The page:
Sand Springs history


Ruth Ellen Henry, the programs and public information coordinator for the Sand Springs Cultural and Historical Museum, wrote about an entry I posted a year ago August about the history page on the website. The page was mostly blank, except for a notice about a contest for information to put on the history page, and I put forward a worthwhile idea I hoped someone would undertake -- documenting basketball legend Marques Haynes' memories of growing up in Sand Springs, before his old neighborhood is demolished.

Since last year, the domain has changed hands and now points to a class reunion website. While may not have had anything on its history page, Sand Springs (the real thing, not an attempt at a commercial website) has a dedicated group of citizens who have developed a wonderful history museum in the lovely and historic Charles Page Library at 6 East Broadway downtown. Our family visited the museum a few years ago during one of the city's herb festivals. I particularly enjoyed learning more about the Sand Springs Railroad, which still exists as freight line, but was once also an interurban passenger line, connecting downtown Sand Springs with downtown Tulsa, finishing as a streetcar down Archer Street to Greenwood Avenue. (Passenger service was ended in the '50s because it interfered with the more lucrative freight service.)

In her e-mail she let me know about an interesting upcoming exhibit, and more about the neighborhood of Booker T. Washington school:

It seems ironic that you would be talking about Marques Haynes at this particular time. We are opening an exhibit in our West Gallery on Tuesday, October 12, entitled "And The Crowds Roared: Athletics in Sand Springs" This exhibit features the following Nationally Acclaimed Athletes:

Jerry Adair, former professional baseball player and OSU Hall of Fame athlete

Bennie "The Wizard" Osborn, American Drag-Racing Hall of Fame inductee 2004

Johnnie Mae Young, "The Great Mae Young", WWWF Hall of Fame inductee 2004

Marques O. Haynes, Basketball Great, inducted Naismith Memorial Basketball Hall of Fame in 1998

Yes, we would love more information on Marques. Vision 2025 is going to do much more along the Keystone Corridor than take Marques Haynes' former high school. Believe me, ALL their former school friends who not only went to school at the Booker T. Washington School, but taught there as well. Ask all the folks at the First Baptist Church and The Centennial Baptist Church who have worshipped there every day of their lives. MUCH PRECIOUS HISTORY exists in that area. In fact, Mr.. Bates, my grandparents came to Sand Springs in 1919 and brought my mother to that area to run a little grocery business in the Sand Springs Hotel that sat right there on South Main. Broadway Baptist Church, now at 10th and Adams and one of the largest churches in Sand Springs started in that hotel.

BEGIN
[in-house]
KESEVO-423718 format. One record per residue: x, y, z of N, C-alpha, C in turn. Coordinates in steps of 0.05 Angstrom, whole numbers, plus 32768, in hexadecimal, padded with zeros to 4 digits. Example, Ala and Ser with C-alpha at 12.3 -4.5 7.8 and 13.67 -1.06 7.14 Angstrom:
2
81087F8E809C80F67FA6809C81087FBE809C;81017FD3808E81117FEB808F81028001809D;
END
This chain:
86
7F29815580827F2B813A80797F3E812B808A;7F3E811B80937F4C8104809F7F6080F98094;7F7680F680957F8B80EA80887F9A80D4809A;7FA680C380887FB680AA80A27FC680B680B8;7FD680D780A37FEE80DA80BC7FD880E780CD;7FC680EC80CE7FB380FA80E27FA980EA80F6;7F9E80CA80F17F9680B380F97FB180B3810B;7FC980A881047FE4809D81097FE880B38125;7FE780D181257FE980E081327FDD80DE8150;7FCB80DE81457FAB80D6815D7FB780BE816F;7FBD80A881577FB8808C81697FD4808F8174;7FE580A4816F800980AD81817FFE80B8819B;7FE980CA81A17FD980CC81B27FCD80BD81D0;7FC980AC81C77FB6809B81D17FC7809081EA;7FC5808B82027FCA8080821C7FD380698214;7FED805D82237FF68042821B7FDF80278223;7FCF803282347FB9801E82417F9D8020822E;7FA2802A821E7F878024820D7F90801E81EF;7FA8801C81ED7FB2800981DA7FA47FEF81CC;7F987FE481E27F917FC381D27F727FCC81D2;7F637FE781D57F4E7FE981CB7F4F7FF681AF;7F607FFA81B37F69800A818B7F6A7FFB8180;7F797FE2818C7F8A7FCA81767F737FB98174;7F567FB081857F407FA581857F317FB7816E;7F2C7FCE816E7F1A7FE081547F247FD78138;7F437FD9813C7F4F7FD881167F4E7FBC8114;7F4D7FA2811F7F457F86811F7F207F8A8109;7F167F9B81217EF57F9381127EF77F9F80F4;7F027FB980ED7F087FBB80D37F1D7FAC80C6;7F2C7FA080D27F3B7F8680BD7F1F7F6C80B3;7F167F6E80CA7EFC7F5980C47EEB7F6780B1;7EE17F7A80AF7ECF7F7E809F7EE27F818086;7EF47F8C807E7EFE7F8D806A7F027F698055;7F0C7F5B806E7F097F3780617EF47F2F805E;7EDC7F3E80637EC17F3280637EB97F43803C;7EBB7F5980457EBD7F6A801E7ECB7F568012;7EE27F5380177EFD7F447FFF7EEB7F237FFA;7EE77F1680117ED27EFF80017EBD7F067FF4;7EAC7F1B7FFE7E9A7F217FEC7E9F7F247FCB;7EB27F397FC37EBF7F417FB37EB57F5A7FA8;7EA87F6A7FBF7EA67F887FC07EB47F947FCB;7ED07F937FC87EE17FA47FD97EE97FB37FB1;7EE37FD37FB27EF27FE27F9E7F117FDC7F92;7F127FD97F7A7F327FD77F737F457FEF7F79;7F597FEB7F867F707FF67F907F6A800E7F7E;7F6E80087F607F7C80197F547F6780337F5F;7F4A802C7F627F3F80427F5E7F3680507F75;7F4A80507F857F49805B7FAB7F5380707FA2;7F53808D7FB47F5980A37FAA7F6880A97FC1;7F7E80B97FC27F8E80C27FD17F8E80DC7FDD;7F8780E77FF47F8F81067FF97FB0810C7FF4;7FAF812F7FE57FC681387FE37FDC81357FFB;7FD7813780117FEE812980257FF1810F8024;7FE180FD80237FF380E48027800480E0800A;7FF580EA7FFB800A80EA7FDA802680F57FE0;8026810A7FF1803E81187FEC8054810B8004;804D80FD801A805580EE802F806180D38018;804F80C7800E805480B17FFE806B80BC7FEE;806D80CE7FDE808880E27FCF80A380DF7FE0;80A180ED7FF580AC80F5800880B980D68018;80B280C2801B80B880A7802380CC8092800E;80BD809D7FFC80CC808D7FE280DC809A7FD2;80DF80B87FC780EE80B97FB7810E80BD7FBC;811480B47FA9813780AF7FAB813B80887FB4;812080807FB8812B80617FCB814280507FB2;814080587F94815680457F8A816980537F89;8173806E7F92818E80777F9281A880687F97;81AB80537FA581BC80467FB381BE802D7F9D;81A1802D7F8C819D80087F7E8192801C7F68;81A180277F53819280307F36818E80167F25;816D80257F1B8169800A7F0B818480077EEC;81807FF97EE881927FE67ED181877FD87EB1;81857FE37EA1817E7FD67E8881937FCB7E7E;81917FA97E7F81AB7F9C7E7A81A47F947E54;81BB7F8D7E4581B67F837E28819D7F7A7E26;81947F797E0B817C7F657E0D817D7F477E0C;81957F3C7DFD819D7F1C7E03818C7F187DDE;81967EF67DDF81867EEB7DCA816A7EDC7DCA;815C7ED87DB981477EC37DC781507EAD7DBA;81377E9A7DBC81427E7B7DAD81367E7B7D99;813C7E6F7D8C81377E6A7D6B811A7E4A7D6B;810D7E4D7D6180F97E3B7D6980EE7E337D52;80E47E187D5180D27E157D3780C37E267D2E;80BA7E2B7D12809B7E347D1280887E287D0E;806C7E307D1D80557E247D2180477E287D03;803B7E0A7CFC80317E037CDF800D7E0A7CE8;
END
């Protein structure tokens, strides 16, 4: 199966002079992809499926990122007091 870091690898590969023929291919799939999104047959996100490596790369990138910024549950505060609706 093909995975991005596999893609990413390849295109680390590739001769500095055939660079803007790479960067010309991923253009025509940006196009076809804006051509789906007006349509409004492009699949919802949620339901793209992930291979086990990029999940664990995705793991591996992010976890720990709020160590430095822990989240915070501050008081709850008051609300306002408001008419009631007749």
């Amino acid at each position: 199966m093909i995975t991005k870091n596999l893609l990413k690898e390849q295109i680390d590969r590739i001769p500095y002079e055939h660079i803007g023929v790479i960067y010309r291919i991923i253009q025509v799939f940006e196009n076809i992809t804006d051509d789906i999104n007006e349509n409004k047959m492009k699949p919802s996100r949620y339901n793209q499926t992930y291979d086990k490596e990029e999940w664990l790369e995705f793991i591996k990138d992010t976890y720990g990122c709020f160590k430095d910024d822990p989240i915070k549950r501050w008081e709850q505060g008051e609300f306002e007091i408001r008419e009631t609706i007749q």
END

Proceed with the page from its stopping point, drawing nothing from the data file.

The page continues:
Charles Page donated that land as a refuge for victims of the Tulsa Race Riot and gave them lumber to build. It is a precious part of our history....but....the people voted for the proposition and in America...the majority rules.

We would love to have your assistance in preserving our history. We will write anything you want and not care one cent about payment. WE HAVE A PRECIOUS STORY TO TELL and we are doing the very best we can on a daily basis to keep the story of Charles Page and his vision for this city growing.

His motto: THINK RIGHT!!!

That says it all.



Very interesting: I had never known that about Charles Page and the riot victims.

I know the museum would appreciate help in documenting the history of this area before it falls to the bulldozer, and before those who remember it in its heyday have passed on. If you have the time to help or have memories or artifacts to preserve, get in touch with the museum. This link will take you to the museum's webpage, where you'll find contact information and hours of operation.

Sand Springs is justifiably proud of its history, and they've done a better job than Tulsa, in many respects, of preserving that history. Kudos and best wishes to the staff and volunteers.

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This page contains a single entry by Michael Bates published on September 17, 2004 11:31 PM.

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